Yeah, well, we have covered this before, and there’s a couple of points to make. I am familiar with Colin Nicholson’s work and was a subscriber, and have a great deal of respect for him. I didn’t ever use his stop losses, though. When I, sort of. had a look at it, it just made my investing a little bit more volatile. Because, you know, if you’re in CIA and it drops from $7.32 to $6.25 — which it could easily do, that’s not a big drop — you’d get out and then you’d need to get back in again if it turns around quickly. Whereas, with a lower sell line you’d stay in and ride it through. And we’ve seen, particularly in the resource sector with all these stocks, they do have pullbacks and peaks and troughs along the way. The line doesn’t just go from bottom left to top right, it has all sorts of zigzags. So, a low sell line can help us in that respect. And, you know, I’m thinking of Fortescue Metals, I’m thinking of Perseus Mining, those kinds of stocks. If people want to have a look at their graphs, they would have been stop lost out using a method like Colin Nicholson recommended. I have the greatest respect for Collins work, if Reg wants to use that, that’s fine, I don’t have a problem with it. In fact, Reg, go ahead and use it and tell us what your returns are like from using it and what you find from the experience. A couple of other points on this; the first one is that eventually the chart will roll forward. Like, it might take a few months, might take six months, might take twelve months, but the sell line will redraw itself and if you wait long enough, if the share price graph — like, sometimes happens with any stock really, like CIA, where it goes along seemingly flattish for a while and it takes a big steep increase towards the end of the second half of the graph — eventually, if you wait long enough the sell line will redraw itself to better reflect that recent upturn. So, there’s that point. Companies like CIA, of course, we use the commodities graphs. And I think, usually, they’ll tell us to sell the commodity before the share price does because oftentimes their graphs, the sell lines are higher. Not always, but it will help. And, if Reg is worried about a big drop, it’s possibly going to be triggered either by a commodity drop or bad news. So, that’s something else that you can use, like a red flag, to sell it. Or, if Reg wants to, you know, if it’s keeping you up at night, then go ahead and fudge. Go ahead and say that I’m not waiting for another year before the sell line redraws itself, I’m going to draw one over a shorter time period. I think that’s worthwhile considering as well. I don’t do it — I’ve probably done it a couple of times — I don’t do it consistently, but that’s a that’s a valid thing to do.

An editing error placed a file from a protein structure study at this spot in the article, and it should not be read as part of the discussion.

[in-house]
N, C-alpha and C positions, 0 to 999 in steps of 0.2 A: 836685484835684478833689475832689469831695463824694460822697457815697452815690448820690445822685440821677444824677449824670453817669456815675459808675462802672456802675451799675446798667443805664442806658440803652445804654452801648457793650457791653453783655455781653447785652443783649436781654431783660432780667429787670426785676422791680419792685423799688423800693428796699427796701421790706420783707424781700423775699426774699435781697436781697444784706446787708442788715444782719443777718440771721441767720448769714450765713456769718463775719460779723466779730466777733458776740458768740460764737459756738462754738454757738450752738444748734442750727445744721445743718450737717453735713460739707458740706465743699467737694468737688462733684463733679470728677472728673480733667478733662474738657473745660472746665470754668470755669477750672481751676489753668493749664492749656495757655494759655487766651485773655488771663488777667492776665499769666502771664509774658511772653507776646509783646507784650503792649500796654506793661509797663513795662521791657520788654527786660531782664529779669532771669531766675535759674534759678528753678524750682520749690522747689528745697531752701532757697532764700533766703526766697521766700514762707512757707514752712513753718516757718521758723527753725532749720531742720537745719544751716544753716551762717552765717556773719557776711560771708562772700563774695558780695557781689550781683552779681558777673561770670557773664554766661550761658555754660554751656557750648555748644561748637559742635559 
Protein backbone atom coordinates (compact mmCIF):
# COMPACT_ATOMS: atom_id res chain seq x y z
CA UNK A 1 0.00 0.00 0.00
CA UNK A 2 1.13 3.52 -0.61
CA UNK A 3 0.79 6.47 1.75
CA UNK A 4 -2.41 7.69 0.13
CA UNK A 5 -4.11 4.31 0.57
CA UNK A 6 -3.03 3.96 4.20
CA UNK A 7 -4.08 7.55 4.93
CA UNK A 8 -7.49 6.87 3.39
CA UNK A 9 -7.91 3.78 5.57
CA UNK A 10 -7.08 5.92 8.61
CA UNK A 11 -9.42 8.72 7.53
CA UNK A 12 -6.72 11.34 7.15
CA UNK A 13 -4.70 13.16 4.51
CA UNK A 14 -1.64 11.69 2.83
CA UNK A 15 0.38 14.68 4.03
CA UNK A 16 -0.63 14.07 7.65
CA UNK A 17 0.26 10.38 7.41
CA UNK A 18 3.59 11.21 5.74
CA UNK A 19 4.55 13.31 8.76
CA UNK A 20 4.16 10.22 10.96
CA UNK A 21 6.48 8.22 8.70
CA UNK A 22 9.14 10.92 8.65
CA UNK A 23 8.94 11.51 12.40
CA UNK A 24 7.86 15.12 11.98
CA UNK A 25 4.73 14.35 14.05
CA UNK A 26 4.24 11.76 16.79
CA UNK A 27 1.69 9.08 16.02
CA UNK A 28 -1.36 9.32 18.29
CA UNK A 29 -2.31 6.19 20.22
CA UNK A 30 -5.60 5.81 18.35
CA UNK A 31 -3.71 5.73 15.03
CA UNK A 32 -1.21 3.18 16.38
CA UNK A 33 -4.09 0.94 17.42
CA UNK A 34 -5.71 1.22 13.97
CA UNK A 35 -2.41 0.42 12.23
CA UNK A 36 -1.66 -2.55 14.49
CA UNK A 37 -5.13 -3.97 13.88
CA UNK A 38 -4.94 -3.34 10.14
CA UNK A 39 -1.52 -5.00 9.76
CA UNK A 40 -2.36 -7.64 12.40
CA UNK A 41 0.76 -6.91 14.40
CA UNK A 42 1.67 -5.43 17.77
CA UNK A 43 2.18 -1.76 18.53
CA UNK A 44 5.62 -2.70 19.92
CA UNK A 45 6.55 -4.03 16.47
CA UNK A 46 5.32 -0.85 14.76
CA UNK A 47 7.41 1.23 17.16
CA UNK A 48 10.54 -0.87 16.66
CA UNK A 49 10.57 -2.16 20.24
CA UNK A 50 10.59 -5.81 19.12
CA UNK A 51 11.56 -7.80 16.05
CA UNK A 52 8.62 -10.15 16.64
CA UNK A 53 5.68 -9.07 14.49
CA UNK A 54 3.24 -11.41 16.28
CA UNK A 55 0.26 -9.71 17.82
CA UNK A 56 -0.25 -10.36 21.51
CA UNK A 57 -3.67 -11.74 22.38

Cameron  1:01:55